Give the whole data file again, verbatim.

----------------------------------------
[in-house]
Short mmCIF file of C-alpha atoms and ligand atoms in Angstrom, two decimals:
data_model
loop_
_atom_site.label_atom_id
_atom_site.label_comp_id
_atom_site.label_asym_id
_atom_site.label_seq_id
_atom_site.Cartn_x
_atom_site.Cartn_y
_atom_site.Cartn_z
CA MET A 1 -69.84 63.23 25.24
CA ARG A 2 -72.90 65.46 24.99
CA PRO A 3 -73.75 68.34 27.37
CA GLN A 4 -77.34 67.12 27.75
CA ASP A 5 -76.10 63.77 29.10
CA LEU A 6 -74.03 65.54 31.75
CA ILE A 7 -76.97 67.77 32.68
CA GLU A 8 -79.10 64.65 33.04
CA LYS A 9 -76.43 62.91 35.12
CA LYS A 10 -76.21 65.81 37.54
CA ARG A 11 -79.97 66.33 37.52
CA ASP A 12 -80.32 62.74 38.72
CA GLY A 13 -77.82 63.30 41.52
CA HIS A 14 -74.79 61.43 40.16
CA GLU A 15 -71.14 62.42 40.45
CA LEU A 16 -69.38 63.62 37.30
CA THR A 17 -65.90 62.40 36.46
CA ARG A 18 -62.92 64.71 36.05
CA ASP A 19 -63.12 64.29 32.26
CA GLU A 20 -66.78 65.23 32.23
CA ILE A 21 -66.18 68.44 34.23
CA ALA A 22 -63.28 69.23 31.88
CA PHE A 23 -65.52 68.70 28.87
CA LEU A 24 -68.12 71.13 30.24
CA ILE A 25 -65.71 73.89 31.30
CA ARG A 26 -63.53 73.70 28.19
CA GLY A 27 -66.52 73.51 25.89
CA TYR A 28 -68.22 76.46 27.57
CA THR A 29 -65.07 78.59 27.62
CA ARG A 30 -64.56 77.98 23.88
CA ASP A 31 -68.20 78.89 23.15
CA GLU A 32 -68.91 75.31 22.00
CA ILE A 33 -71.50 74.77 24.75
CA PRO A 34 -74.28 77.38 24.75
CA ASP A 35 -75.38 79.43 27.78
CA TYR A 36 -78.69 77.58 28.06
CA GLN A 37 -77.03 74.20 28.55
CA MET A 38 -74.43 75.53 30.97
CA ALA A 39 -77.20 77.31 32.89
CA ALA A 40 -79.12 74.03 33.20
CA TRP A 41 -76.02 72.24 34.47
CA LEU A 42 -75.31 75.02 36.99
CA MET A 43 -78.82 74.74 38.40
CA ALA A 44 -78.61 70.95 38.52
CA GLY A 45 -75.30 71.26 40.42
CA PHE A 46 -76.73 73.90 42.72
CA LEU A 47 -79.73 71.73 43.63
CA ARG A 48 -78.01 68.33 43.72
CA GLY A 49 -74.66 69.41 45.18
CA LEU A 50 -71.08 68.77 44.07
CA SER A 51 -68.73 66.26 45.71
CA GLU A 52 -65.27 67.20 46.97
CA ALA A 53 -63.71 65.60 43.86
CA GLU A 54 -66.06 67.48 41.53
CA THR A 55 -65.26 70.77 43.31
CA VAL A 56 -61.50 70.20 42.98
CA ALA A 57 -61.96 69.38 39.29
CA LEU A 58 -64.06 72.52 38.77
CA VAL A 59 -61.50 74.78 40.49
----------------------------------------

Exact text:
[in-house]
Short mmCIF file of C-alpha atoms and ligand atoms in Angstrom, two decimals:
data_model
loop_
_atom_site.label_atom_id
_atom_site.label_comp_id
_atom_site.label_asym_id
_atom_site.label_seq_id
_atom_site.Cartn_x
_atom_site.Cartn_y
_atom_site.Cartn_z
CA MET A 1 -69.84 63.23 25.24
CA ARG A 2 -72.90 65.46 24.99
CA PRO A 3 -73.75 68.34 27.37
CA GLN A 4 -77.34 67.12 27.75
CA ASP A 5 -76.10 63.77 29.10
CA LEU A 6 -74.03 65.54 31.75
CA ILE A 7 -76.97 67.77 32.68
CA GLU A 8 -79.10 64.65 33.04
CA LYS A 9 -76.43 62.91 35.12
CA LYS A 10 -76.21 65.81 37.54
CA ARG A 11 -79.97 66.33 37.52
CA ASP A 12 -80.32 62.74 38.72
CA GLY A 13 -77.82 63.30 41.52
CA HIS A 14 -74.79 61.43 40.16
CA GLU A 15 -71.14 62.42 40.45
CA LEU A 16 -69.38 63.62 37.30
CA THR A 17 -65.90 62.40 36.46
CA ARG A 18 -62.92 64.71 36.05
CA ASP A 19 -63.12 64.29 32.26
CA GLU A 20 -66.78 65.23 32.23
CA ILE A 21 -66.18 68.44 34.23
CA ALA A 22 -63.28 69.23 31.88
CA PHE A 23 -65.52 68.70 28.87
CA LEU A 24 -68.12 71.13 30.24
CA ILE A 25 -65.71 73.89 31.30
CA ARG A 26 -63.53 73.70 28.19
CA GLY A 27 -66.52 73.51 25.89
CA TYR A 28 -68.22 76.46 27.57
CA THR A 29 -65.07 78.59 27.62
CA ARG A 30 -64.56 77.98 23.88
CA ASP A 31 -68.20 78.89 23.15
CA GLU A 32 -68.91 75.31 22.00
CA ILE A 33 -71.50 74.77 24.75
CA PRO A 34 -74.28 77.38 24.75
CA ASP A 35 -75.38 79.43 27.78
CA TYR A 36 -78.69 77.58 28.06
CA GLN A 37 -77.03 74.20 28.55
CA MET A 38 -74.43 75.53 30.97
CA ALA A 39 -77.20 77.31 32.89
CA ALA A 40 -79.12 74.03 33.20
CA TRP A 41 -76.02 72.24 34.47
CA LEU A 42 -75.31 75.02 36.99
CA MET A 43 -78.82 74.74 38.40
CA ALA A 44 -78.61 70.95 38.52
CA GLY A 45 -75.30 71.26 40.42
CA PHE A 46 -76.73 73.90 42.72
CA LEU A 47 -79.73 71.73 43.63
CA ARG A 48 -78.01 68.33 43.72
CA GLY A 49 -74.66 69.41 45.18
CA LEU A 50 -71.08 68.77 44.07
CA SER A 51 -68.73 66.26 45.71
CA GLU A 52 -65.27 67.20 46.97
CA ALA A 53 -63.71 65.60 43.86
CA GLU A 54 -66.06 67.48 41.53
CA THR A 55 -65.26 70.77 43.31
CA VAL A 56 -61.50 70.20 42.98
CA ALA A 57 -61.96 69.38 39.29
CA LEU A 58 -64.06 72.52 38.77
CA VAL A 59 -61.50 74.78 40.49